Originally Posted by Dr. AIX
The standard way of creating commercial recordings is to record the rhythm tracks (drums, bass, guitar, keyboards with a scratch vocal), then overdub all of the additional parts (which might actually involve replacing the original drums or other basic elements!) including the lead vocals, brass, strings, percussion etc., and then mixing the whole thing together. There are tremendous advantages to this in terms of flexibility, isolation and mixing. It is a sound that you heard everyday on the radio and on discs. Even jazz is done this way.
These recordings are done in acoustically dead or neutral rooms...usually the drums are in their own room to keep leakage to a minimum. The mics (usually a single mono mic) are placed very close to the sound sources, lots of processing is used to "color" or control the sound (dynamic compression, EQ) and then artificial reverb is used to "liven" the sound back to acoustic reality.
I love this type of record making. Imagine the Beatles, Peter Gabriel or Keith Urban without this recording methodology. However, there are also other ways to make records.
Classical music, soundtracks and a lot of jazz and world music is done with the entire group in an acoustically rich auditorium. The performers play, the sound is captured on a minimal number of mics (usually 2-6 in stereo pairs...ORTF, XY or Blumlein) and then the best takes are edited into the final result. I've done lots of recording this way AND made hundreds of edits for a single 60 minute classical disc!
AIX Records combines the best features of each of these two types. We do record everyone in the same acoustically rich room at the same time...including the vocals! The drums, background singers, percussion, strings, brass and everything else are all playing at the same time. No overdubs and no replacements. We do sometimes make an edit here and there to get a cleaner performance or better head/tail, but essentially it is a single take very much like the jazz or classical world would do.
However, we capture the individual instruments with stereo pairs of mics placed close to the performers to get the intimacy that Windham discovered in their guitar recordings AND to maximize the separation between instruments...to the extent that we can. We also place microphones in the back of the rich hall to capture the natural reverberation of the hall.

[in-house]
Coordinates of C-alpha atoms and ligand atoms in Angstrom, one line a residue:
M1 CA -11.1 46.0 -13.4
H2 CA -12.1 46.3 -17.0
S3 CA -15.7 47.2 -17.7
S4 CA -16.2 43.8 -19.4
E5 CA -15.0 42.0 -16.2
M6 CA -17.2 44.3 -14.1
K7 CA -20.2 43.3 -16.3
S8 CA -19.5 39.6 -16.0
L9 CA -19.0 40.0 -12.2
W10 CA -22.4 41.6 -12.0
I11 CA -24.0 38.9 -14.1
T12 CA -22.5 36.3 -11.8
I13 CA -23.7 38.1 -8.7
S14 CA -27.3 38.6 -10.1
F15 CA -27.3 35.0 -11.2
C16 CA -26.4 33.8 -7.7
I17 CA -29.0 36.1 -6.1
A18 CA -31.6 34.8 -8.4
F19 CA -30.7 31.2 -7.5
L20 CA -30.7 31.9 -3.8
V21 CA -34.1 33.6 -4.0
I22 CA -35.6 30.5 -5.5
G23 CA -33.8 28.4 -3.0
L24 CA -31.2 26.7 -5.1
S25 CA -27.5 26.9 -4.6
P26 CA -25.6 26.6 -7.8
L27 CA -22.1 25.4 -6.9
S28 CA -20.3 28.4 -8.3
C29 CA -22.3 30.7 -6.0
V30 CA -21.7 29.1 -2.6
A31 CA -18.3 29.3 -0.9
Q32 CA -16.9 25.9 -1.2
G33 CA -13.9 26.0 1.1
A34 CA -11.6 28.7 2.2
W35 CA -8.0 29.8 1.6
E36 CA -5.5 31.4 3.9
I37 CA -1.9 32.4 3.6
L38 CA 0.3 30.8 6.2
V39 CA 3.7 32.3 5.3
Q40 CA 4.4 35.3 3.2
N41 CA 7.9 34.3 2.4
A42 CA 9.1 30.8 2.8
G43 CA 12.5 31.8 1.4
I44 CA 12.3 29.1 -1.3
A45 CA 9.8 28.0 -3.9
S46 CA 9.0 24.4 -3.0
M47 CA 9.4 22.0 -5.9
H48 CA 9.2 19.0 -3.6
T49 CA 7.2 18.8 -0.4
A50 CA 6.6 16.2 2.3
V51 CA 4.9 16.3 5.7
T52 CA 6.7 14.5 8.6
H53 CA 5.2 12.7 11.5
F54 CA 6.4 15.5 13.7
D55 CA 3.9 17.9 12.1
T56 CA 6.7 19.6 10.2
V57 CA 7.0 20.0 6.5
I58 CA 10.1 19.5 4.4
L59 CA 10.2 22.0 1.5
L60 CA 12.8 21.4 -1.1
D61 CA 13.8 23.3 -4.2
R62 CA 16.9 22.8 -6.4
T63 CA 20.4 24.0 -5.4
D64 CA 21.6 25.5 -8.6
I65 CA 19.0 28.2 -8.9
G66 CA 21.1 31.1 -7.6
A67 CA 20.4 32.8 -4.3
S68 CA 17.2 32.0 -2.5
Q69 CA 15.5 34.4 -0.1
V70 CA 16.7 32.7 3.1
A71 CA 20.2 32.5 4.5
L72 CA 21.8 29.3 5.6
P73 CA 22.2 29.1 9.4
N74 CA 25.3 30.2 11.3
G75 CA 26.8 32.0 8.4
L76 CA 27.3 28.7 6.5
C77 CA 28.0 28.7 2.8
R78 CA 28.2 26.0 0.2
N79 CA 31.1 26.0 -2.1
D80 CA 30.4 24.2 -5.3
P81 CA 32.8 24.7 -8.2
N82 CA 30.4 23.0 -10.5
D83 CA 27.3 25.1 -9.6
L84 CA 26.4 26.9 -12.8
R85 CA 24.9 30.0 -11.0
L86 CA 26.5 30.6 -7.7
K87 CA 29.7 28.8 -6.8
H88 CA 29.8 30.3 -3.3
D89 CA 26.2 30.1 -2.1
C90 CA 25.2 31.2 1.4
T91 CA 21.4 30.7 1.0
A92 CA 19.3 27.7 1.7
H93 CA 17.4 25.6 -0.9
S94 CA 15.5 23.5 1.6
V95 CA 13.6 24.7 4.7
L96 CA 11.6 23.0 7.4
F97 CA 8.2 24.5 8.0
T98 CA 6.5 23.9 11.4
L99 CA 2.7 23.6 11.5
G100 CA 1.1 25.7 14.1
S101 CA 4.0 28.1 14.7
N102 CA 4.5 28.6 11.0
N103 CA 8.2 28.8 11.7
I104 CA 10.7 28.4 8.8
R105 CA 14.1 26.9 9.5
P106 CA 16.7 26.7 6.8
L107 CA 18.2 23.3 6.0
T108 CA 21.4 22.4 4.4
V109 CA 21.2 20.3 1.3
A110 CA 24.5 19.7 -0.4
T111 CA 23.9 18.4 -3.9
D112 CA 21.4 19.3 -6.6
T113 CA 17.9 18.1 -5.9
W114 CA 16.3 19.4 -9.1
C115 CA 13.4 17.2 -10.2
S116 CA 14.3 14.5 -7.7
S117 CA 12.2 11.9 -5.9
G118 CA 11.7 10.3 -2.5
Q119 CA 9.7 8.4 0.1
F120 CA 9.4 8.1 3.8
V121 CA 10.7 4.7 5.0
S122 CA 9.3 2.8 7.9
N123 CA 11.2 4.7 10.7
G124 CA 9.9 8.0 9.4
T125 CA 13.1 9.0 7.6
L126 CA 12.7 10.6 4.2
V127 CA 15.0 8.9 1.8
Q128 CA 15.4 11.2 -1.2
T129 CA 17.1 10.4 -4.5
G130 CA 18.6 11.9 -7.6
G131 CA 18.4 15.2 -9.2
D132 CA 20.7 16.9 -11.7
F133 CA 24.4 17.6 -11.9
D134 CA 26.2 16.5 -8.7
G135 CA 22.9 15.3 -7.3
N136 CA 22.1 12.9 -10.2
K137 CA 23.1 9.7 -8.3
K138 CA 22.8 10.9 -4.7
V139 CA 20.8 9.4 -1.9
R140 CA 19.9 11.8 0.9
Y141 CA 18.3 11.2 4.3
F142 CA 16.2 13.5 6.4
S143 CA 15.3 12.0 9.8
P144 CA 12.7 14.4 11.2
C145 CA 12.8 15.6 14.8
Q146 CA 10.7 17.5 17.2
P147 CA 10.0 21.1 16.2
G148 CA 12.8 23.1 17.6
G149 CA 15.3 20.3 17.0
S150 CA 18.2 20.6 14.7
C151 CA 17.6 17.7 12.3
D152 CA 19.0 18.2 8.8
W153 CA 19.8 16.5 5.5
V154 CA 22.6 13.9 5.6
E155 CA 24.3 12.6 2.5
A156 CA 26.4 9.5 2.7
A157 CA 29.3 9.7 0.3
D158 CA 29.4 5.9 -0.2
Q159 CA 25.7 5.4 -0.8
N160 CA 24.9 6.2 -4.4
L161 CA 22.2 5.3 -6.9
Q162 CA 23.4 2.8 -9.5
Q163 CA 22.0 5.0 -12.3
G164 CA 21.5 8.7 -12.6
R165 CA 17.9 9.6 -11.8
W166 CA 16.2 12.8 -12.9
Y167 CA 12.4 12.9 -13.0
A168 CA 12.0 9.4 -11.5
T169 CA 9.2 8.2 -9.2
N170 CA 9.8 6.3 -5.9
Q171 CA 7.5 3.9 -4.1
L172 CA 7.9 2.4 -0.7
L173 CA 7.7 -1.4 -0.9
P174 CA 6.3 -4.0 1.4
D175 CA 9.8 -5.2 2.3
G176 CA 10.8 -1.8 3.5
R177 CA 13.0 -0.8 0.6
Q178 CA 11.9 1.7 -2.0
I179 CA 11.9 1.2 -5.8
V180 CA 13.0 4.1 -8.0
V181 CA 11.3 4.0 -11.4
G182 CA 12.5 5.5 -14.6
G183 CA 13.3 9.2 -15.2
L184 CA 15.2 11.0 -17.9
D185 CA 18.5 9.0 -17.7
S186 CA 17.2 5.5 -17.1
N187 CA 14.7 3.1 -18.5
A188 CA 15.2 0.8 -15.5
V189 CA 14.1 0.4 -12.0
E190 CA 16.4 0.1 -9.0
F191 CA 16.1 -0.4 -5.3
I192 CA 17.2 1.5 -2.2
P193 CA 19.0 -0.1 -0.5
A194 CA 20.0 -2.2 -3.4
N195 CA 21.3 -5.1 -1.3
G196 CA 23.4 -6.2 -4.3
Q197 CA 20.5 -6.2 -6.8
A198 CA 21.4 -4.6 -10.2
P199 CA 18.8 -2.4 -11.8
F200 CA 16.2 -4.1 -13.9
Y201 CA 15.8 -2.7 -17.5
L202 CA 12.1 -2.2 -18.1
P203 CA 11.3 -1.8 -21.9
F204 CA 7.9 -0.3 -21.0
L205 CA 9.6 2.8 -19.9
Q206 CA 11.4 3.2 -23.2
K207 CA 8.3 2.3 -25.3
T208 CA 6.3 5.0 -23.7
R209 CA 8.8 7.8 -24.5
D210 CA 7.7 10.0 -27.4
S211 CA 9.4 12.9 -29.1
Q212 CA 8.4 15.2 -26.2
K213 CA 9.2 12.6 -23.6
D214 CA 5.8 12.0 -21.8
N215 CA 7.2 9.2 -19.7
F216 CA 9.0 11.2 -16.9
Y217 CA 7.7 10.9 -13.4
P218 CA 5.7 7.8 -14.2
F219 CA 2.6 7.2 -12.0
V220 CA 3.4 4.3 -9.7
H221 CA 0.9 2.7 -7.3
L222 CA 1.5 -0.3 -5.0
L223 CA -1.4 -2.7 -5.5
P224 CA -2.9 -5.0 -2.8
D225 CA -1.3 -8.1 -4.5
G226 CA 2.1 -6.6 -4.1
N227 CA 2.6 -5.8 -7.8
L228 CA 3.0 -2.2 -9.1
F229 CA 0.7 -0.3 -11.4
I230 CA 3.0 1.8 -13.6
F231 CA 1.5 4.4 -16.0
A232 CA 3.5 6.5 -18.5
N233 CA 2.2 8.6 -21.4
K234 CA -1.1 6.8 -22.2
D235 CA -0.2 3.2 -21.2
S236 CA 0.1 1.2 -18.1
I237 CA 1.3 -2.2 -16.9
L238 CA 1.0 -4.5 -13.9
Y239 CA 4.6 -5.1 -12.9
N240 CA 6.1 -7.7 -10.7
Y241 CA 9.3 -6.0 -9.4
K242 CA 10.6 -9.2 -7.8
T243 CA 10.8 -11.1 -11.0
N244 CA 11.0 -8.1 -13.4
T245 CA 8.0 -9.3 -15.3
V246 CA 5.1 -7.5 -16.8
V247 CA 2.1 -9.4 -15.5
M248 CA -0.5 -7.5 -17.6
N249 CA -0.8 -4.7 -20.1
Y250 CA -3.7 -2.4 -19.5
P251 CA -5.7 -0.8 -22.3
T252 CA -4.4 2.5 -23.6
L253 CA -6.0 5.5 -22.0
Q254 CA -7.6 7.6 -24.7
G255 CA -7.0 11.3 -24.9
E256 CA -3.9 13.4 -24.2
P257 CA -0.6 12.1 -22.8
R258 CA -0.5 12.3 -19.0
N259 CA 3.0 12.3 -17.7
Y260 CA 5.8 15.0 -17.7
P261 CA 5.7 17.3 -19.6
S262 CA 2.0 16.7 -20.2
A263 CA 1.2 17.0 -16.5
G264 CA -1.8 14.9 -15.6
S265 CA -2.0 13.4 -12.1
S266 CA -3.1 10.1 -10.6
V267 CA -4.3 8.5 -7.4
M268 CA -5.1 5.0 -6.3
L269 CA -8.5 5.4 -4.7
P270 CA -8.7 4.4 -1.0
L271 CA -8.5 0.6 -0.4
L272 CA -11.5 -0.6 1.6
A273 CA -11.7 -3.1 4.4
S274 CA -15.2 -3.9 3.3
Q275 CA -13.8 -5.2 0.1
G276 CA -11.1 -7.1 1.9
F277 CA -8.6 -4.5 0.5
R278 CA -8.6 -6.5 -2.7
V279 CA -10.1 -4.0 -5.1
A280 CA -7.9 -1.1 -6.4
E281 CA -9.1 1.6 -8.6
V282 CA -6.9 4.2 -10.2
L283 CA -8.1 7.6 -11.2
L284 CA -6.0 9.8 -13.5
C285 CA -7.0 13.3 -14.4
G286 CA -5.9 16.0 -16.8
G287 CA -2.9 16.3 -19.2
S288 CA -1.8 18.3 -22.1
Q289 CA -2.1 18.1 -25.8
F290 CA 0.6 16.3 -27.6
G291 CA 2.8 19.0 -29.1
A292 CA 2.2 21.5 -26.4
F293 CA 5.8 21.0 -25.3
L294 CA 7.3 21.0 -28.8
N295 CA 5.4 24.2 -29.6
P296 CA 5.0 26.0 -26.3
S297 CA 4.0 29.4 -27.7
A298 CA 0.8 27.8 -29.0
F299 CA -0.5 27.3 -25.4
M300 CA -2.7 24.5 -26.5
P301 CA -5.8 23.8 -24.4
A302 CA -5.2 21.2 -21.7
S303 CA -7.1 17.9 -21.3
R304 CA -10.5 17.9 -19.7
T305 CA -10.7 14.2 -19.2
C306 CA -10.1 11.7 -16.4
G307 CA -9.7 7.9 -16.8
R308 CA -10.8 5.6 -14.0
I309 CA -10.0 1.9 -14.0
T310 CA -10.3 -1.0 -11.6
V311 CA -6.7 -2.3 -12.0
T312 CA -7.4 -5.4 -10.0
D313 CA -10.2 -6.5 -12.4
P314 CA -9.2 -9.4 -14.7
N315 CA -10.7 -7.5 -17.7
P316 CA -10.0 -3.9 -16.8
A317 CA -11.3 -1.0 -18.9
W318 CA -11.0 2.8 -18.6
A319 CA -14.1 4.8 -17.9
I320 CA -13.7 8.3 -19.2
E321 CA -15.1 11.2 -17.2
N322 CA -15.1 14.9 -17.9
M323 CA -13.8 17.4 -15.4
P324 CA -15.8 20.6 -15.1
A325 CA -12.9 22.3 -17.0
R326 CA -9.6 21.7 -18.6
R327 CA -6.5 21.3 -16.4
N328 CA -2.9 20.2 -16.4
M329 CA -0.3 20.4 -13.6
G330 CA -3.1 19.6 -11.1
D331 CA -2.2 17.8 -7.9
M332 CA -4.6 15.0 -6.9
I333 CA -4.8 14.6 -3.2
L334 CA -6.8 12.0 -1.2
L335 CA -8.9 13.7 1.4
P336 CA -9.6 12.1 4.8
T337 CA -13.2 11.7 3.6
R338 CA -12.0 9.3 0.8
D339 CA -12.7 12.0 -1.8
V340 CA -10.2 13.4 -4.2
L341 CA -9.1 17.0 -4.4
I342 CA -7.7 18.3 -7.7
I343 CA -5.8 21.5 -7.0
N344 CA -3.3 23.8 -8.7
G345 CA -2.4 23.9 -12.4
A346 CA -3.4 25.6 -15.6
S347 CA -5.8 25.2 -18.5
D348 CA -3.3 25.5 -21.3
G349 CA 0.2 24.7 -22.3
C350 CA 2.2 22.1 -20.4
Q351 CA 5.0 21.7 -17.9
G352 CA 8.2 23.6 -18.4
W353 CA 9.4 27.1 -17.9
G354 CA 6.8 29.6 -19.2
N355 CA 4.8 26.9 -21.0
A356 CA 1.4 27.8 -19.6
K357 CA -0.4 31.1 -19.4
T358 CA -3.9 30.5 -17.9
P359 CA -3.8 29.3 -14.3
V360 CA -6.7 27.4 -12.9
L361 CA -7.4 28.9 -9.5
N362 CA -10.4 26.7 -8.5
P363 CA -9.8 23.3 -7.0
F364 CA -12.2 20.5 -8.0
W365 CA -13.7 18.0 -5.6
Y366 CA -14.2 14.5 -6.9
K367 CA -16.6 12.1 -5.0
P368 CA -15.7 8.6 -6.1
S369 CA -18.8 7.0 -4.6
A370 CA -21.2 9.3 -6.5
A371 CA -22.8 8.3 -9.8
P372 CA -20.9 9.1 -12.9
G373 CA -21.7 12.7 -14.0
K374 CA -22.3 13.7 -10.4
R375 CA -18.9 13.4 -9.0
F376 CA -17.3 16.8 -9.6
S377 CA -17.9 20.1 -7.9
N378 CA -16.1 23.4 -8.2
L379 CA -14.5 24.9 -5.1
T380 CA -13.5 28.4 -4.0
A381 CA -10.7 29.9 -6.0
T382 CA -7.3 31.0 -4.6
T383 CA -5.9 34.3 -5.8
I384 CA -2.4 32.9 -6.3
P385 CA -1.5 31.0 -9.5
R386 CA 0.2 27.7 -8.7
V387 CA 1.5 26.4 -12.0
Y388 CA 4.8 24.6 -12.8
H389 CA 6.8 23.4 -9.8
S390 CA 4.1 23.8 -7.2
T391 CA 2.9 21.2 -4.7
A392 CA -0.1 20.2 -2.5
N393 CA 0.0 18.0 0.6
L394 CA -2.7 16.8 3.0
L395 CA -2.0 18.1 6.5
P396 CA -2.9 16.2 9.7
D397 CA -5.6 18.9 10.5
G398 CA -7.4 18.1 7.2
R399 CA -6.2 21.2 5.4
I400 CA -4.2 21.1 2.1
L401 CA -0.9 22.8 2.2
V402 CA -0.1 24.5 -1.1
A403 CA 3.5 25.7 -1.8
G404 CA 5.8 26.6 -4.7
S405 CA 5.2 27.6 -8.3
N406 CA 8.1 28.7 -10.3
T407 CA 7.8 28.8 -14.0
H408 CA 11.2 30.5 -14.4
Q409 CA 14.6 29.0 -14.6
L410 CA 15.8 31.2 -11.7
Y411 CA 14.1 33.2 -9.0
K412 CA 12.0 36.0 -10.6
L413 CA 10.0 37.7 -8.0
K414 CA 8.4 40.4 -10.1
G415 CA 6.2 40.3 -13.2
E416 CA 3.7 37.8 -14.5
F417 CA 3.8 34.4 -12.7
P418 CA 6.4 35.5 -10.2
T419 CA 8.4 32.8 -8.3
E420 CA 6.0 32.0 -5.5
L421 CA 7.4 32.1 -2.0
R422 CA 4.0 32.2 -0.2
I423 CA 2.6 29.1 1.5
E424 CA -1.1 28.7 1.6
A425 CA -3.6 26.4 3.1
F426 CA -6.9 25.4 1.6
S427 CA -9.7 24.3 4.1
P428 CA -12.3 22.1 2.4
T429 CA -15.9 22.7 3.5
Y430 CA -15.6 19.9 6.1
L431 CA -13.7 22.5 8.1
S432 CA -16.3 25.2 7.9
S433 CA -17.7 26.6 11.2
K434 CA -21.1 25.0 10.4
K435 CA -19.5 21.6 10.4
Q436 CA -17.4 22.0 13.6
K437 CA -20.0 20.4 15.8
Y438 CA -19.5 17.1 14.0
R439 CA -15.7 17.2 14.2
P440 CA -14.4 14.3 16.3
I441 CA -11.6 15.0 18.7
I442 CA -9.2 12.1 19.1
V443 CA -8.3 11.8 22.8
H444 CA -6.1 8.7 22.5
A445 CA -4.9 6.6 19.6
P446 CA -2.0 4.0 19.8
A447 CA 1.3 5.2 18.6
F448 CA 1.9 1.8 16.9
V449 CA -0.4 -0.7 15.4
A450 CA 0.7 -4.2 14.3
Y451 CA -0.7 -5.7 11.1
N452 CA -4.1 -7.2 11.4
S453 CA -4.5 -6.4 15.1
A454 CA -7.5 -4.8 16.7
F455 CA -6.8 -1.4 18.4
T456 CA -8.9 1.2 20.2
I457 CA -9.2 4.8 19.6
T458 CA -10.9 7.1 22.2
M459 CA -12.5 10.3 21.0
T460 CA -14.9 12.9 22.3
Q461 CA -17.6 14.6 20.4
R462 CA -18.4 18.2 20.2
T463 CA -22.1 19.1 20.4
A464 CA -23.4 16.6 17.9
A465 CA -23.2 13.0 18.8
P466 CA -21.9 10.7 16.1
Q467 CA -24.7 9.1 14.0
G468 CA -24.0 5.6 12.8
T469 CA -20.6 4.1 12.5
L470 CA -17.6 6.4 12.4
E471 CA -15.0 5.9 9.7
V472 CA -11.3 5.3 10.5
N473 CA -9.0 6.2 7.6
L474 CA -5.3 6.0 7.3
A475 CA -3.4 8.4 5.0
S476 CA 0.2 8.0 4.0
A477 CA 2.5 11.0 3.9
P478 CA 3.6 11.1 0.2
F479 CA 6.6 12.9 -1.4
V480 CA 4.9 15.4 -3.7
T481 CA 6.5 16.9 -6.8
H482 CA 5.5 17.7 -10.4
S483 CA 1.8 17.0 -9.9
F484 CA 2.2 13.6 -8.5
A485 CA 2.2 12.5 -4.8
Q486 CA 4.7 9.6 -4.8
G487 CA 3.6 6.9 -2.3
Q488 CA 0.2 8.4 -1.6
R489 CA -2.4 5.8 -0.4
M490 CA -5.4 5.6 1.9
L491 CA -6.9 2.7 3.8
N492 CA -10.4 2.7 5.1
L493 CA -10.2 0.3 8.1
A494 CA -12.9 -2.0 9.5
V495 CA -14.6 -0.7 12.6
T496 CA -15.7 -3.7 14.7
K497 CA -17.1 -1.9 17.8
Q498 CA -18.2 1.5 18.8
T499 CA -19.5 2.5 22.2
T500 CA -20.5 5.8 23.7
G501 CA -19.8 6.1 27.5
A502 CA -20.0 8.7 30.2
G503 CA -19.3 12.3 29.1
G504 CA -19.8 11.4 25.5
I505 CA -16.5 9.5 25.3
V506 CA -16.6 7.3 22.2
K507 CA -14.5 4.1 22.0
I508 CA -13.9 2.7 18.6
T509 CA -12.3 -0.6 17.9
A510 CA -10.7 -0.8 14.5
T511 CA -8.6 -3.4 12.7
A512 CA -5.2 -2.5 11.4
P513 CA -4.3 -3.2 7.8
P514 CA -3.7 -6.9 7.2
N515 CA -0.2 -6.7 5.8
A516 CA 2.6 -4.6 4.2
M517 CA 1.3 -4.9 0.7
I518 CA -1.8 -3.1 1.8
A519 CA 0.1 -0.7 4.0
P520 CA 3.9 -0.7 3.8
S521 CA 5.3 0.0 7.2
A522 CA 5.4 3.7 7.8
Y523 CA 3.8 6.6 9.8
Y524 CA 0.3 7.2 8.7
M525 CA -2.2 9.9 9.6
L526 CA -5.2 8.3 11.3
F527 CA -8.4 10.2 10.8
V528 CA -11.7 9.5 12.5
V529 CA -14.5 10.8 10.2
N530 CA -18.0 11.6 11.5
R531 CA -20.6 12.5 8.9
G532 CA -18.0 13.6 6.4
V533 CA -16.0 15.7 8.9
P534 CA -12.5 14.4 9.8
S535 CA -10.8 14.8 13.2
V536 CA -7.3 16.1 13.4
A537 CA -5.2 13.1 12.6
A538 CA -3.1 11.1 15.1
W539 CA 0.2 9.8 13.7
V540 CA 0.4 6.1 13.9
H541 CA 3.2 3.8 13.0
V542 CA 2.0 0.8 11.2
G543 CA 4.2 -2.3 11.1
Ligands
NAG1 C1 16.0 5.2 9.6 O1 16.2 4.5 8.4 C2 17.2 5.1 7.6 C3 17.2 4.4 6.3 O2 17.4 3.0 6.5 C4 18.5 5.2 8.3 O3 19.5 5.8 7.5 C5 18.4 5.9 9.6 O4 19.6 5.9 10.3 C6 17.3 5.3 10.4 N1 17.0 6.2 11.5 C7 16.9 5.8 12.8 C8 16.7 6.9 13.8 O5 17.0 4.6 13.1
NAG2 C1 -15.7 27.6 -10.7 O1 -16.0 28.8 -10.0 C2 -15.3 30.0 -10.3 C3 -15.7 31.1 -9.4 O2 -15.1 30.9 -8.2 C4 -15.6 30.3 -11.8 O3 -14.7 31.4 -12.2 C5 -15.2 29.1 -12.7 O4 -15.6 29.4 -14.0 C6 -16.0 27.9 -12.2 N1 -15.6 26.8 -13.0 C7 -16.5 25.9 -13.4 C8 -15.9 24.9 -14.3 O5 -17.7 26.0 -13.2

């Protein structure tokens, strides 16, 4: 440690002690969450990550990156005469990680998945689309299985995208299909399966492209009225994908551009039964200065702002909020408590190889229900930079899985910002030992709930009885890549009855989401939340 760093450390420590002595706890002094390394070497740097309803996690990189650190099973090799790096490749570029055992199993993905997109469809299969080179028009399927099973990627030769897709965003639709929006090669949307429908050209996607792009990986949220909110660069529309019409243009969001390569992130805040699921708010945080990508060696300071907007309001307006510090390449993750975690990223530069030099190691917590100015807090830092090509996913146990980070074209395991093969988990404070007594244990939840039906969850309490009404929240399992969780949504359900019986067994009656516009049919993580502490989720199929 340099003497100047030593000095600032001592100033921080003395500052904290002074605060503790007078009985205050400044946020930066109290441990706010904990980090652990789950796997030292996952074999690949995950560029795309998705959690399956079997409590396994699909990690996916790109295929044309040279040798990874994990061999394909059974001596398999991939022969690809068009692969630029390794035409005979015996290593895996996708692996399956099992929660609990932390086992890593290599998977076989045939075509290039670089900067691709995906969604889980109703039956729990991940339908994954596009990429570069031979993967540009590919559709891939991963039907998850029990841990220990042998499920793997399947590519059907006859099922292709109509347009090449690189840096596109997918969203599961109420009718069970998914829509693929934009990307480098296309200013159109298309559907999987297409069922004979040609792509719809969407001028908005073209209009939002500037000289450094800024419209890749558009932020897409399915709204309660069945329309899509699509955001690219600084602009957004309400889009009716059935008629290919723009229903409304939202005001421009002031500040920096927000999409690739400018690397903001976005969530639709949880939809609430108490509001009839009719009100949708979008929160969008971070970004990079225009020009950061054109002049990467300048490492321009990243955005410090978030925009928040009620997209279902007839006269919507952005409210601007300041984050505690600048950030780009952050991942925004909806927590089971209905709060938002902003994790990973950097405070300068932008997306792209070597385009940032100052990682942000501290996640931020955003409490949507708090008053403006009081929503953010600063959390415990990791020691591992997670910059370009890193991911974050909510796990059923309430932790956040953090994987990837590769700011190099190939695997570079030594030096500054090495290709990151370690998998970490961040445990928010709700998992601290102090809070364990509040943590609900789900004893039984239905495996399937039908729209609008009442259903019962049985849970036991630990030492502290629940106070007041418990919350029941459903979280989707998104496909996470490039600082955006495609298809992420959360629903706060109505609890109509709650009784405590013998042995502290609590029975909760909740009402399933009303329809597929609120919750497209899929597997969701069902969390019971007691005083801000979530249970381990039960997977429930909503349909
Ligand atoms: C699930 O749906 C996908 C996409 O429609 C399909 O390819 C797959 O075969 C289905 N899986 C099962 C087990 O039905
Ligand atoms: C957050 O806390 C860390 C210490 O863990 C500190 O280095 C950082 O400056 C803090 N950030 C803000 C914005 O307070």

We do not dynamically compress, use equalization or artificial reverberation to "control" the natural sound of the instruments in the room. The bass drum is not going to sound like a cannon because that is not the sound that they produce (in spite of the sound you hear on commercial releases).
I then take the 24-36 stereo pairs of tracks and mix them into 7.1, 5.1 or 2.0 speakers...in "stage" or "audience" perspective. The selection is left to the listener.
Since everyone is there at the same time, we can shoot video of the whole thing. We've done this since the first session over 10 years ago...and now do it in HD and even 3D HD.
Everyone makes records according to their own production requirements. I've made lots of recordings for others that use the tried and true methods...but when it came to making my own recordings for my own label, I opted for the most open, high-definition, unprocessed, natural sound I could create. Basically, I get out of the way.
I believe it works and leave it to our customers to decide. Thankfully, our reputation has grown by word of mouth and we sell enough to make the next ones. Others do it other ways...but I'm sticking with a technique that we refined over my 30 years plus of being hooked on music AND recording technology.